Time limit for Green Star design ratings

12 Mar 2012
Property Australia Ezine

Andrew Aitken, Green Building Council of Australia (GBCA) green star executive director, announced the introduction of time restrictions to the Green Star – Design rating, from January 1, 2013.

This new policy will apply to any project registered for a Design rating from 1 January 2013, irrespective of the rating tool used. The 24-month time restriction on Design ratings will not apply to projects registered before 1 January 2013.

Aitken says the ‘Design’ rating is seen as a promise within the industry, which then provides the groundwork for a Green Star – As Built rating.

“The As Built rating demonstrates that this promise has been delivered in construction, which in turn provides the foundation for an ongoing assessment of the building’s performance in operation,” Aitken says.

“Many building projects are promoted as ‘Green Star-rated buildings’ long after they have been built despite having no certification that demonstrates the Green Star design was reflected in the construction or in the performance of the building.”

“This has created some confusion in the marketplace. By limiting the length of time that building projects can market a Green Star – Design rating, we will strengthen the robustness of the Green Star rating system, and ensure that project teams that achieve As Built and future Green Star – Performance ratings are recognised and rewarded.”

“The industry’s leaders have been following up their Green Star – Design ratings with As Built ratings for some time, proving that they can deliver on the promise. Our new policy is a natural step towards greater transformation of the industry.”

In other Green Star news, the 5 Murray Rose development - the first stage of GPT’s $200 million Murray Rose Business Park - achieved the 6-star Green Star, Office Design v2 rating.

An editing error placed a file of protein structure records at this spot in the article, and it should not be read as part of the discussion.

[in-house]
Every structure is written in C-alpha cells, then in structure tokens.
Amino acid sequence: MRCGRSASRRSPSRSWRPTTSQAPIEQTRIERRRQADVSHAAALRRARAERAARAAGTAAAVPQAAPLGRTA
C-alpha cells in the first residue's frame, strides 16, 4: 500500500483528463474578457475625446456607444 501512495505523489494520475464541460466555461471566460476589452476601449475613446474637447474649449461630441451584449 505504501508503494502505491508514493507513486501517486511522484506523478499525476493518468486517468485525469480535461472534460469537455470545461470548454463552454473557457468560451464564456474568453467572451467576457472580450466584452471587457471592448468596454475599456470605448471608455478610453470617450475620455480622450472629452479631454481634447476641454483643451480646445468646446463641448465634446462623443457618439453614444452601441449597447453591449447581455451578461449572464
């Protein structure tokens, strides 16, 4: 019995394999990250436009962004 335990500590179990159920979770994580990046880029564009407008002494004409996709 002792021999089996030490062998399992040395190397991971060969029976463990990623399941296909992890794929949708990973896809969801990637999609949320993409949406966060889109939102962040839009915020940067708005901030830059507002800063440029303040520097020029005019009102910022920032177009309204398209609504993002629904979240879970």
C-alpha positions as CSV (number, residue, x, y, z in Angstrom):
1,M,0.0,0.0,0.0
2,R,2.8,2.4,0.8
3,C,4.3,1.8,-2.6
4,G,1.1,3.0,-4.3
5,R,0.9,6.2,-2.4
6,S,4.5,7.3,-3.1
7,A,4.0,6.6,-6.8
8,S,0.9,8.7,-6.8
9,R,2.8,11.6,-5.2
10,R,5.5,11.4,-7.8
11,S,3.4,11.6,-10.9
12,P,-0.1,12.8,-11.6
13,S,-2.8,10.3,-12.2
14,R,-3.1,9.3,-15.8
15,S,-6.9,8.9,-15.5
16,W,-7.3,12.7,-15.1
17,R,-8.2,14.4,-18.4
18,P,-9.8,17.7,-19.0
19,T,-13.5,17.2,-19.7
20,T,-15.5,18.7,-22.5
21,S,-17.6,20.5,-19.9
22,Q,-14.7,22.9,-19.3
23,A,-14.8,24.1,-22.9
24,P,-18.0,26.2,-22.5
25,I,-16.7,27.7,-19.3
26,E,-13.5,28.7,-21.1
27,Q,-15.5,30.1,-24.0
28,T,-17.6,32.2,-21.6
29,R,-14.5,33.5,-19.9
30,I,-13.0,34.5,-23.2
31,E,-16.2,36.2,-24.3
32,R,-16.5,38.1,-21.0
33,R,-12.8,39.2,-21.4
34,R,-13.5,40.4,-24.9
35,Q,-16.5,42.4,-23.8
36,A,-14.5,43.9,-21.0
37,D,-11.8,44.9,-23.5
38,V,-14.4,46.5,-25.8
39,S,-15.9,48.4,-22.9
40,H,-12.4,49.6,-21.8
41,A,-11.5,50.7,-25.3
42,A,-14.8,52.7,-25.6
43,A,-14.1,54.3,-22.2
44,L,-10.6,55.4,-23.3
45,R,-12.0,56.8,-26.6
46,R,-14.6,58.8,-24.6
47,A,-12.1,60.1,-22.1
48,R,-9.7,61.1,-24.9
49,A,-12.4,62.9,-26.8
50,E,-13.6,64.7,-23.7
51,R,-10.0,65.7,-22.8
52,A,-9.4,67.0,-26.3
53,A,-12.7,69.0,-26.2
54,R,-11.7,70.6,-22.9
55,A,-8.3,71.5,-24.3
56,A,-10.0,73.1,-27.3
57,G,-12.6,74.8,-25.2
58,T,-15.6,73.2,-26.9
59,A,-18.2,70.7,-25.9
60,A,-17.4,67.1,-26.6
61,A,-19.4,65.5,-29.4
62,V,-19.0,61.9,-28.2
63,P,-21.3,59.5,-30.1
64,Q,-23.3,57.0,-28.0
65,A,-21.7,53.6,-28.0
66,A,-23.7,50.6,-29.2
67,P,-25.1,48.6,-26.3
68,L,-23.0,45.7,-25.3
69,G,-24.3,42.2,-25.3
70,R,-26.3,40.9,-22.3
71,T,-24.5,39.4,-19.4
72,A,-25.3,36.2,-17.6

The 5 Murray Rose development features the largest solar installation in an Australian commercial building of this scale. This system will contribute 25 percent of the base-building’s peak load.

Michael Cameron, GPT’s CEO, says in 2011 GPT avoided $15.9 million in costs by reducing energy, water, and waste to landfill, compared to GPT’s 2005 baseline.

Sustainable design features of 5 Murray Rose include: 

  • 125kW rooftop solar system providing both a lower carbon solution and reducing peak capacity on the local infrastructure 
  • Chilled beams 
  • 100 percent outside air with 50 percent improvement on minimum ventilation rates 
  • Efficient facade design incorporating high performance glazing with external shading designed to minimise heat load and restrict glare, while providing good external views and daylight access 
  • Cyclist facilities for 10 percent of building occupants as well as visitors 
  • 25 percent of car spaces provided for small cars 
  • High efficiency T5 office lighting 
  • Run around coils for heat recovery and preheat of dehumidified air 
  • High efficiency chillers in series with excellent part load performance

Cameron says the development’s environmental initiatives, the partnership approach of GPT and the options provided by Sydney Olympic Park, were critical in the decision by the Lion Group to lease the whole 12,000 sqm of 5 Murray Rose.



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Ezine editorial contact:
Emma Carroll


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